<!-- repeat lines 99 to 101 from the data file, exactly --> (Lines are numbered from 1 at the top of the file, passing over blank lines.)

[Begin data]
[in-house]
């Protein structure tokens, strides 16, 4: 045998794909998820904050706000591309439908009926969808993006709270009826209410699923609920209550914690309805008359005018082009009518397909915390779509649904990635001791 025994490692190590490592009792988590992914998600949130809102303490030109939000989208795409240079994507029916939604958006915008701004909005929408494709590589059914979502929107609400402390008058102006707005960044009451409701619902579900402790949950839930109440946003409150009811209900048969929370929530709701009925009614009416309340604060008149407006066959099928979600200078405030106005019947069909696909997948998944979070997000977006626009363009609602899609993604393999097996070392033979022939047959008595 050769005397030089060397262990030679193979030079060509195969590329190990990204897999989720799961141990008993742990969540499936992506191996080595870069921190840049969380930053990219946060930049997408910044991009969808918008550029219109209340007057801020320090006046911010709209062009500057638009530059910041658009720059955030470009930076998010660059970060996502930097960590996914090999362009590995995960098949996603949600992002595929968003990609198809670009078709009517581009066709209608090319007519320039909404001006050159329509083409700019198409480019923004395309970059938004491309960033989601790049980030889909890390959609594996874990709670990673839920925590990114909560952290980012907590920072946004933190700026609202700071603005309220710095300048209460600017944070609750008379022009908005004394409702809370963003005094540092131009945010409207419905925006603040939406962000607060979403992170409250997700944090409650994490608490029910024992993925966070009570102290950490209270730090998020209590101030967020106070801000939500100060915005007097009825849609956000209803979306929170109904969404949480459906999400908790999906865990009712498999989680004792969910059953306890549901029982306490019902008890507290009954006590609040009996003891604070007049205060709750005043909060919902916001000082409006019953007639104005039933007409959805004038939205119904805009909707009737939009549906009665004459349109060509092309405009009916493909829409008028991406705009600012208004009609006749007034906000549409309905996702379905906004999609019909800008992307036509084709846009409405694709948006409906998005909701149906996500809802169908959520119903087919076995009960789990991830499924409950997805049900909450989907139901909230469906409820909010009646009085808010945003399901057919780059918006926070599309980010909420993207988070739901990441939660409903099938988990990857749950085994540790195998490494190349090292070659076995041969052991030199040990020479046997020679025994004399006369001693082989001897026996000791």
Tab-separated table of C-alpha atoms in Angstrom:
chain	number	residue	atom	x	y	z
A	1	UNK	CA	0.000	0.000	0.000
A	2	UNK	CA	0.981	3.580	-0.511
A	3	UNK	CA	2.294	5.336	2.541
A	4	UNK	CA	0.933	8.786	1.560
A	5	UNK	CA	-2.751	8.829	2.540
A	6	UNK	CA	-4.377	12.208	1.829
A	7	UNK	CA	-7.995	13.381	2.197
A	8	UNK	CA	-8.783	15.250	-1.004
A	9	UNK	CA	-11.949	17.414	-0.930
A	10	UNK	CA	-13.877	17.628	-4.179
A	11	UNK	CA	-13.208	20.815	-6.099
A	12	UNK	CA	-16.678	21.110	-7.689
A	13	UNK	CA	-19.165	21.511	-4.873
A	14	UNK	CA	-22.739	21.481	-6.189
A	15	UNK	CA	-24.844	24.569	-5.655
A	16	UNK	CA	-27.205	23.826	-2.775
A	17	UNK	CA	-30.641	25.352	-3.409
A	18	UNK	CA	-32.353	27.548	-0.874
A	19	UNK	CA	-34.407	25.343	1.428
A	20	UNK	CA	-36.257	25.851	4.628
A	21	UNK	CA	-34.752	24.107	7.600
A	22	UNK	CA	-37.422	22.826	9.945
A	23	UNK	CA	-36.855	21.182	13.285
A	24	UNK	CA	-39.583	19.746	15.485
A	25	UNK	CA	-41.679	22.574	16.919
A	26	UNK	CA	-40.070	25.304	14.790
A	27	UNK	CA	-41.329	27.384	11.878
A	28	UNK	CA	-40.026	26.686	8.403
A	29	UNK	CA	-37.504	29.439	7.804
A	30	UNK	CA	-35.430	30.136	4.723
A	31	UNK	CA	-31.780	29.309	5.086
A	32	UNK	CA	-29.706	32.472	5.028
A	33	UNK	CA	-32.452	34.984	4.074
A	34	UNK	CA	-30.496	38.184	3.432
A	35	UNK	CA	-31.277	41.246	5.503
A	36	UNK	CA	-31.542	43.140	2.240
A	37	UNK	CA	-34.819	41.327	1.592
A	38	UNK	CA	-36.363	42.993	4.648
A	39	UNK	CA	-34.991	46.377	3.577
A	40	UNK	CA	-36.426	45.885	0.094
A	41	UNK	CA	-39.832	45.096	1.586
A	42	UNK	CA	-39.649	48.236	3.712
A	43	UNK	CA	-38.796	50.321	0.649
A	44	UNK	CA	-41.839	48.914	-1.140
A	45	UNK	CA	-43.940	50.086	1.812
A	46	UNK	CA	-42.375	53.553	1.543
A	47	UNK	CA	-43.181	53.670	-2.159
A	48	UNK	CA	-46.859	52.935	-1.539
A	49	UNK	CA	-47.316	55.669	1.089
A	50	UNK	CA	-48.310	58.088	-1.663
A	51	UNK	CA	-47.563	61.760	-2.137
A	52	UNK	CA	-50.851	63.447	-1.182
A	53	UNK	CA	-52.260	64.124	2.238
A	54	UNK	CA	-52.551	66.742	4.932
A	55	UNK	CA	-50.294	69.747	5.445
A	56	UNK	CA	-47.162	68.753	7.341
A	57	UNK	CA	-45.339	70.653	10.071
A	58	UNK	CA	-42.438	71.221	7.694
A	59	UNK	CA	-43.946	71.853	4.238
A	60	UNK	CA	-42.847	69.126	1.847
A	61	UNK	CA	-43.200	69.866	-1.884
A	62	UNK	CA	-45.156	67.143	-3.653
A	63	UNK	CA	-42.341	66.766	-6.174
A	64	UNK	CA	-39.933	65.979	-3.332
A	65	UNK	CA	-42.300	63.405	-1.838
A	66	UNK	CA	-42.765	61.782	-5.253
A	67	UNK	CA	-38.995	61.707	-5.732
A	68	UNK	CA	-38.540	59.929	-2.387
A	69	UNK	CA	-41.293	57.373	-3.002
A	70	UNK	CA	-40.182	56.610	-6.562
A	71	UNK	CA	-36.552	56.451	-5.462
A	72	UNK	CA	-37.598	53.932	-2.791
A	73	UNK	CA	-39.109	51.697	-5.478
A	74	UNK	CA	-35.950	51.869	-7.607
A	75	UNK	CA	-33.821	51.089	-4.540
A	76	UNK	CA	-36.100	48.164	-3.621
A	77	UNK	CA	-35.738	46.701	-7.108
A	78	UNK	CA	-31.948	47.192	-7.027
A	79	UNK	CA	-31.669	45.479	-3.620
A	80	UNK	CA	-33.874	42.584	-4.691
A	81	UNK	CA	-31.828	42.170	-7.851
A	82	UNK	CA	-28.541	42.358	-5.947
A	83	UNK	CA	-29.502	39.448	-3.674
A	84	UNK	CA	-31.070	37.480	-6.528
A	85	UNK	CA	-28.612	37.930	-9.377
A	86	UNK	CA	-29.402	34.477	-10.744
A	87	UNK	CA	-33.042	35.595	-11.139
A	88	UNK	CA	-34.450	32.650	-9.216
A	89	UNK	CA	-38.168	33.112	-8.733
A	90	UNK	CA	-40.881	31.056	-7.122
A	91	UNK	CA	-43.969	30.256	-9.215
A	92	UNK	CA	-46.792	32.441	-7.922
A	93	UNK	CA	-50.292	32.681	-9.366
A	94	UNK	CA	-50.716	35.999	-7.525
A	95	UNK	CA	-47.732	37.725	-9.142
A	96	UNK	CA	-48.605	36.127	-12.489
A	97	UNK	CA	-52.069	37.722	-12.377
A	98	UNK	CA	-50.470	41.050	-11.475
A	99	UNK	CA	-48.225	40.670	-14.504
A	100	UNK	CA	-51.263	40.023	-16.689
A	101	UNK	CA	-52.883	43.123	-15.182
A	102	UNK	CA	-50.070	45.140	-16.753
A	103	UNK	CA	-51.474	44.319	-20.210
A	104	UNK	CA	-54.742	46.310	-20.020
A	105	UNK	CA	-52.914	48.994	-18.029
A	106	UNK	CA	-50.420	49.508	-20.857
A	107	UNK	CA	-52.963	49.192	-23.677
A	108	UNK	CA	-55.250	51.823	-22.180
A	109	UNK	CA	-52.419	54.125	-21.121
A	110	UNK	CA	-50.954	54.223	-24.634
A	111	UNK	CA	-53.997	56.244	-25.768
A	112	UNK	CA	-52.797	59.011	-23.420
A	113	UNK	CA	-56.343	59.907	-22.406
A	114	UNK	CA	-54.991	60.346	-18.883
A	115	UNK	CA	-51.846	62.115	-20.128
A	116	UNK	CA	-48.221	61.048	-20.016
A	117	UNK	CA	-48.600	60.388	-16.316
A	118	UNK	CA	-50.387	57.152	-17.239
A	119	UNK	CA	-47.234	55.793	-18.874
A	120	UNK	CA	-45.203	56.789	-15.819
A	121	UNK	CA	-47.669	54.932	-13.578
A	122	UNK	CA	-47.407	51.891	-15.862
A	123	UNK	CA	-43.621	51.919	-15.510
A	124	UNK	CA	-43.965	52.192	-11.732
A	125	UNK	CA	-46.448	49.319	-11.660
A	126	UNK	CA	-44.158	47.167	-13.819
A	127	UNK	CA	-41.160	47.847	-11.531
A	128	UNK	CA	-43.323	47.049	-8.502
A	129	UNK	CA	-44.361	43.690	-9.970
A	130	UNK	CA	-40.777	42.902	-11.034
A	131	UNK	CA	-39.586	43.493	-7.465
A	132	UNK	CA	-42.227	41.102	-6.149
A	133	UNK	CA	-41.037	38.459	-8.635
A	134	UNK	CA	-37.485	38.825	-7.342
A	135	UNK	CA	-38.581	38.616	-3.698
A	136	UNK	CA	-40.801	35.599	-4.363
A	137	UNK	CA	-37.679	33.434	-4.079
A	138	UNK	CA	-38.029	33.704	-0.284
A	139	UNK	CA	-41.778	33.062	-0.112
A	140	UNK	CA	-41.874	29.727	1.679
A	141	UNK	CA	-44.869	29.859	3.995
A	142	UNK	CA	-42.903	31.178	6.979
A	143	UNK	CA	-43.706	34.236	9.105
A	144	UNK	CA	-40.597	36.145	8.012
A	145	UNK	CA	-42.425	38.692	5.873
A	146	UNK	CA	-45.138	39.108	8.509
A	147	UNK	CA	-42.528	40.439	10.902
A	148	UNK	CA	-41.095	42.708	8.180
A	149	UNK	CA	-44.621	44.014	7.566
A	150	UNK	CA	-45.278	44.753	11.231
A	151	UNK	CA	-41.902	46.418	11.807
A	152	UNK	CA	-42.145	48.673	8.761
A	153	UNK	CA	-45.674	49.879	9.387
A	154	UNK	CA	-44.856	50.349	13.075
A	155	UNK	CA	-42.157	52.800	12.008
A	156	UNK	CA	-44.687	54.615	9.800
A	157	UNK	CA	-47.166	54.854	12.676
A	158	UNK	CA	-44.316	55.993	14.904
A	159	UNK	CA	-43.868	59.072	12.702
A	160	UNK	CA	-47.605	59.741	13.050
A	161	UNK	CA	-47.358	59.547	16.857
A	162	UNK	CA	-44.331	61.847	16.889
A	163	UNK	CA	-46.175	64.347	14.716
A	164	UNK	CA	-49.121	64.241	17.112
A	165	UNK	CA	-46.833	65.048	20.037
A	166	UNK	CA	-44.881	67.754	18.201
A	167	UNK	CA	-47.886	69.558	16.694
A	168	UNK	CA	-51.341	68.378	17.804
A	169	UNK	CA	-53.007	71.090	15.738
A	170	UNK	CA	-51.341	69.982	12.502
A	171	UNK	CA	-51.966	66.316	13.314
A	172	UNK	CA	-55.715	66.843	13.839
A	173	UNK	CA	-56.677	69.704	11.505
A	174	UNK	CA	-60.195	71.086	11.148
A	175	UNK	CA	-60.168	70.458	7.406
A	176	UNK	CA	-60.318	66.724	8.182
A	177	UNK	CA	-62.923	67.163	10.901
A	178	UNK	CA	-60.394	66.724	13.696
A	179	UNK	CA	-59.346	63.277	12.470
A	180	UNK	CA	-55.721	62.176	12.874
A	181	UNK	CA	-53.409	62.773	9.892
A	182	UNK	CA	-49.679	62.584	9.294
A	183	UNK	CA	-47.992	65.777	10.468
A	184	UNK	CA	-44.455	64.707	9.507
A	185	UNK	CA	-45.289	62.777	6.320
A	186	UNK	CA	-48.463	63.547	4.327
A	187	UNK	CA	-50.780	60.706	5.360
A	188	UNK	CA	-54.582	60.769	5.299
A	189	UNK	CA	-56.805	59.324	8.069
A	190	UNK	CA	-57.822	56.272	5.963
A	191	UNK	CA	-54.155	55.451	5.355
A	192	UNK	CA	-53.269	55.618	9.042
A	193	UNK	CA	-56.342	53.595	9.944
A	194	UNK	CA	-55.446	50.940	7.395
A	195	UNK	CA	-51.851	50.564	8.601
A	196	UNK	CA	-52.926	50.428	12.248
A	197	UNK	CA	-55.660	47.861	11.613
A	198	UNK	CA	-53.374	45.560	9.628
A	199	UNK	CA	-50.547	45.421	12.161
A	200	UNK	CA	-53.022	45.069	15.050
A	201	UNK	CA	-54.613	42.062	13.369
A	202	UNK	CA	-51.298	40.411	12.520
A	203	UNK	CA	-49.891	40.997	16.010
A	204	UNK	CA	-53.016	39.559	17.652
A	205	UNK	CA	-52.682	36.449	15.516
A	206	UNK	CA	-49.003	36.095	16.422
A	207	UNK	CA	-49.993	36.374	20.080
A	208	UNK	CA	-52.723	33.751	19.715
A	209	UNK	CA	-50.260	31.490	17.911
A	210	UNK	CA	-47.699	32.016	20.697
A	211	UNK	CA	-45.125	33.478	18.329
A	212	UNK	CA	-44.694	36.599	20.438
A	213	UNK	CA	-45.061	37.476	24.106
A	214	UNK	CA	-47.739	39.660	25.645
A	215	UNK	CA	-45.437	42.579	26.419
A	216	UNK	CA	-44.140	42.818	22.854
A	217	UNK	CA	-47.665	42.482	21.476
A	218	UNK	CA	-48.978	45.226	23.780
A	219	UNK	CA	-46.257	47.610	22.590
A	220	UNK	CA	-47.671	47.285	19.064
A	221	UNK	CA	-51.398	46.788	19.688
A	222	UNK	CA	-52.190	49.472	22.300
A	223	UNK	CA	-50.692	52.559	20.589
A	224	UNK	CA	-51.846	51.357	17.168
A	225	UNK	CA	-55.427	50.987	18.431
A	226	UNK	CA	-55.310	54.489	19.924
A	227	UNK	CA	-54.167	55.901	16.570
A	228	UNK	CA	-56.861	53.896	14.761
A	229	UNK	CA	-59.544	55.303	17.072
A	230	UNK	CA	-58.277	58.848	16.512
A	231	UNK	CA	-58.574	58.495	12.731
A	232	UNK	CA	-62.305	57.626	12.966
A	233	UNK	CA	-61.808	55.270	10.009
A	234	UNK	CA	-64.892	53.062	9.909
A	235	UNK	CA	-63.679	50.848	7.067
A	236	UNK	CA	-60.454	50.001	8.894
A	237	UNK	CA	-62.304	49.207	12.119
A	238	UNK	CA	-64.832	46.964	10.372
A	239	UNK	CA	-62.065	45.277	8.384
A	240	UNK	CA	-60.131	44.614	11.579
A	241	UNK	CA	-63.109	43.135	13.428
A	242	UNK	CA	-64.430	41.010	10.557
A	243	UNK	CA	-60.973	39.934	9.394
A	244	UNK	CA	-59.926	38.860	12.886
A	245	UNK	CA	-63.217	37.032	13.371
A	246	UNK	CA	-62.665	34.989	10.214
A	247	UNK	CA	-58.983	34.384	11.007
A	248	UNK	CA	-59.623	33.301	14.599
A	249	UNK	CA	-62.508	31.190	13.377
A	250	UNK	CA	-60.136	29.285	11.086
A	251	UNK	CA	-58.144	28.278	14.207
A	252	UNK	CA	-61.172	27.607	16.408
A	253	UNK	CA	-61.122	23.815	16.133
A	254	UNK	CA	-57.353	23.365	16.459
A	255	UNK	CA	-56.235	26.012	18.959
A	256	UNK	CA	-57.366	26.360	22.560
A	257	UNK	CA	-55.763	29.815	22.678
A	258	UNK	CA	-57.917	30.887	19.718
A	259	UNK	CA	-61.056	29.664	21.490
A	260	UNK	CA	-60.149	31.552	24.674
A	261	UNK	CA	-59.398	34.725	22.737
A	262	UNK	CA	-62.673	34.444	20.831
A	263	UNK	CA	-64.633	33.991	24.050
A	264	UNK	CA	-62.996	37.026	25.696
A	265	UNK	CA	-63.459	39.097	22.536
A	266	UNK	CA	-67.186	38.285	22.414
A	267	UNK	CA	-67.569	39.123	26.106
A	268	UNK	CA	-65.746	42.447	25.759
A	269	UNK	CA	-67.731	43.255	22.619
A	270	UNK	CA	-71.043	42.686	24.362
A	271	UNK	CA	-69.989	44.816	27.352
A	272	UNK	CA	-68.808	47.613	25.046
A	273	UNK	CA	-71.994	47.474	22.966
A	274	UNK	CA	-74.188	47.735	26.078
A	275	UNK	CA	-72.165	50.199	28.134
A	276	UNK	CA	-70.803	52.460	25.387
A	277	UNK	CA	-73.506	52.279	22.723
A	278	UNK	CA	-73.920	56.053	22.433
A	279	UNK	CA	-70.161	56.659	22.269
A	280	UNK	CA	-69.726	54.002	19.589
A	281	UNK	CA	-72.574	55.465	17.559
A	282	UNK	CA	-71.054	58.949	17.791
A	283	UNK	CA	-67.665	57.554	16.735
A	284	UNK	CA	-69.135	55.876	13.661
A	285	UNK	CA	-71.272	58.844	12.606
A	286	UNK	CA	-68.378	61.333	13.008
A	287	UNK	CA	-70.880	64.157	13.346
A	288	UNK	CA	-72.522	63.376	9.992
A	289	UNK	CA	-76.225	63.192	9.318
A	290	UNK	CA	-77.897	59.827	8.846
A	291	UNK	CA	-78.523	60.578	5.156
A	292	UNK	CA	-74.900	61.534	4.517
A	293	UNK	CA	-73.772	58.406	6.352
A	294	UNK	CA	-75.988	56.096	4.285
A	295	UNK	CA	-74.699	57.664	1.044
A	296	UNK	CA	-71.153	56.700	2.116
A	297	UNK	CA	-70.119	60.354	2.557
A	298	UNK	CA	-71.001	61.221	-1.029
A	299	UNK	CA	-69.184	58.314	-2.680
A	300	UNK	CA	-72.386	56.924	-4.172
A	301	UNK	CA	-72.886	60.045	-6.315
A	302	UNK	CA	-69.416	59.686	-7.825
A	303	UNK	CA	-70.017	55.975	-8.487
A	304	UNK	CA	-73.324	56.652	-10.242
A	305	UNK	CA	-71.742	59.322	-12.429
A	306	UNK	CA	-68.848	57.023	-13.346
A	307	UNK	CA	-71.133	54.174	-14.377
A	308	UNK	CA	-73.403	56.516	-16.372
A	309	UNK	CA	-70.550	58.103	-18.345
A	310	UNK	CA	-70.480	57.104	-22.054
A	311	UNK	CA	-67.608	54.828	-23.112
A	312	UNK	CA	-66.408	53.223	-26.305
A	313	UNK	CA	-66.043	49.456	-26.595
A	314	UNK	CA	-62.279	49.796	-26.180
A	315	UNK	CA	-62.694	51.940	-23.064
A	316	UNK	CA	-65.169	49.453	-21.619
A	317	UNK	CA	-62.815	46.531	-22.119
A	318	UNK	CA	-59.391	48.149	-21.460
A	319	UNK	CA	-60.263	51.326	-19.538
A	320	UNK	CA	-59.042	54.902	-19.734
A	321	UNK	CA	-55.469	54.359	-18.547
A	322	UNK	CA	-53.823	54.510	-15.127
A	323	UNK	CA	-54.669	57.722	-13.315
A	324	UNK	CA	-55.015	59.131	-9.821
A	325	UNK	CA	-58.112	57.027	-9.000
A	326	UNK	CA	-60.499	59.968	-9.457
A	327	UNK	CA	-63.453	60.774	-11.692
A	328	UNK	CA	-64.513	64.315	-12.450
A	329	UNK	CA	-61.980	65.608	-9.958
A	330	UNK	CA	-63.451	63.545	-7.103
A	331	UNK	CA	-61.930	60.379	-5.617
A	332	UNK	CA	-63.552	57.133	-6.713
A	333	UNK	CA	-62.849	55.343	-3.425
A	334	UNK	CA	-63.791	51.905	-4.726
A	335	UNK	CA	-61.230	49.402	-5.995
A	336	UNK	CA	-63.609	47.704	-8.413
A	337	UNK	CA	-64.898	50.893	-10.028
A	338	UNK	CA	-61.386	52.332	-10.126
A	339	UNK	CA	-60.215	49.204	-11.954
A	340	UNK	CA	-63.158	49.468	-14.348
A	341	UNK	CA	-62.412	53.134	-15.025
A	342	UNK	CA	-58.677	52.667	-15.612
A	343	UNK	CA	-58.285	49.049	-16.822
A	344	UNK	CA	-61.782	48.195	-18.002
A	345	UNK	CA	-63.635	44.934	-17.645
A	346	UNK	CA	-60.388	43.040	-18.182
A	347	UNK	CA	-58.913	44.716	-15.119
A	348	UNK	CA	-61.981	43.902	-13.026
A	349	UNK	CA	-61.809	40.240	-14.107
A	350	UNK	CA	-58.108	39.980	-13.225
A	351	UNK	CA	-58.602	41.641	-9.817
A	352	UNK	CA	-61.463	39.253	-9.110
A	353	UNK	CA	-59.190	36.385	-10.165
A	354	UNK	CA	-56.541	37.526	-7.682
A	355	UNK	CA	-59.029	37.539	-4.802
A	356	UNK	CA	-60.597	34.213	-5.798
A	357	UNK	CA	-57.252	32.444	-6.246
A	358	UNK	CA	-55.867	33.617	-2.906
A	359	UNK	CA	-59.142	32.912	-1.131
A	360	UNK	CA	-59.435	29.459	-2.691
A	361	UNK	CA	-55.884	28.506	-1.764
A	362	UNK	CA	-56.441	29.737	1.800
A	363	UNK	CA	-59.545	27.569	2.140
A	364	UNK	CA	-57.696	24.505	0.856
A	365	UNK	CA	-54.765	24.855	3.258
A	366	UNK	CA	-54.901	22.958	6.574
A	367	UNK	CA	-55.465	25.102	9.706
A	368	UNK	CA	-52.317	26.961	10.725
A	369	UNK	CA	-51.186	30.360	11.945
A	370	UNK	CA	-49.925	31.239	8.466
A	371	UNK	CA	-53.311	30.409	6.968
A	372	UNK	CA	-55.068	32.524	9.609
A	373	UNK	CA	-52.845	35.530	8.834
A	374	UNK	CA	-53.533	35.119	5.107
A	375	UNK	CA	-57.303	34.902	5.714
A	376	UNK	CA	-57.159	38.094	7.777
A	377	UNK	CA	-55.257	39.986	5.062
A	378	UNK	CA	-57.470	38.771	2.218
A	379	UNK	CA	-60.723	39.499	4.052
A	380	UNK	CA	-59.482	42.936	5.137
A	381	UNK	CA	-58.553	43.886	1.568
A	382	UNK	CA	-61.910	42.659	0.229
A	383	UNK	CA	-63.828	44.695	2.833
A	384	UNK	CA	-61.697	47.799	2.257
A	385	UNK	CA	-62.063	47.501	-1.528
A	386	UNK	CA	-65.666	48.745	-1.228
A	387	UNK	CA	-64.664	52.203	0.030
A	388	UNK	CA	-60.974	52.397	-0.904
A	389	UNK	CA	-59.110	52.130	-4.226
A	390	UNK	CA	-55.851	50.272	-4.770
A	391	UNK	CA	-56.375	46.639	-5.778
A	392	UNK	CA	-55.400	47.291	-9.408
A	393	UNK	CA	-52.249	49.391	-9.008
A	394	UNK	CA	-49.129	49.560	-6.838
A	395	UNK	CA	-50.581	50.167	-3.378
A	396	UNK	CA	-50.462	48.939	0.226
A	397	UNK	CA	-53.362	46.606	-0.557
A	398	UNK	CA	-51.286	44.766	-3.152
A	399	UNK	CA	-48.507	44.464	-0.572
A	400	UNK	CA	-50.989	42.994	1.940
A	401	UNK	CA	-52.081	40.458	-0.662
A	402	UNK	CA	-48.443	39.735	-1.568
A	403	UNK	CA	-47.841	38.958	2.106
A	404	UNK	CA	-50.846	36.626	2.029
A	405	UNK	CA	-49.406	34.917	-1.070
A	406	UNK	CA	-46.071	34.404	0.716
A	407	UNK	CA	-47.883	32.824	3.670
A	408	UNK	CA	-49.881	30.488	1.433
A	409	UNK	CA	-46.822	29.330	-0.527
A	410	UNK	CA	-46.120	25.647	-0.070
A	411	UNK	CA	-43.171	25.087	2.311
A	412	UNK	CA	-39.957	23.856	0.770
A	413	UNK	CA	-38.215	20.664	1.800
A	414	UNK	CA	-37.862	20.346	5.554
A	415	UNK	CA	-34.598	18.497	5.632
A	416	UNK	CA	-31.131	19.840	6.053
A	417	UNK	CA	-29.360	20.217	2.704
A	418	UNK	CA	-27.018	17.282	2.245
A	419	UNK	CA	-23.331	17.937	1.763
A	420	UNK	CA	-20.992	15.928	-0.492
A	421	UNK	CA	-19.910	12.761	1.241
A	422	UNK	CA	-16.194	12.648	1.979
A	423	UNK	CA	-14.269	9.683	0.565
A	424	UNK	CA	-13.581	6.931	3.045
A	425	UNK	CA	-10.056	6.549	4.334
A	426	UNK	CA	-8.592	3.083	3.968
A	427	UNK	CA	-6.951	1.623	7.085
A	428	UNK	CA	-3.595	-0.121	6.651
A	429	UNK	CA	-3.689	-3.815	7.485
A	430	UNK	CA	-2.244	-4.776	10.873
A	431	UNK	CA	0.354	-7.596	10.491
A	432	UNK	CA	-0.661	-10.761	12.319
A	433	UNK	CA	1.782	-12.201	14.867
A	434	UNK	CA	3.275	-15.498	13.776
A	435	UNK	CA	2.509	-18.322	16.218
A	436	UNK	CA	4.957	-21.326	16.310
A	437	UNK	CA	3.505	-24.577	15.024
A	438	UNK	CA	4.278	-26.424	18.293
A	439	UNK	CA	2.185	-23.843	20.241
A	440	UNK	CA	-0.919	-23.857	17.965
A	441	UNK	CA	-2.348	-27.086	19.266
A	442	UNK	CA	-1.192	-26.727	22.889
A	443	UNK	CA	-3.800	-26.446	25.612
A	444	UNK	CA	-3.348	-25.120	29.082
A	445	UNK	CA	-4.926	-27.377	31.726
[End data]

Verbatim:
A	95	UNK	CA	-47.732	37.725	-9.142
A	96	UNK	CA	-48.605	36.127	-12.489
A	97	UNK	CA	-52.069	37.722	-12.377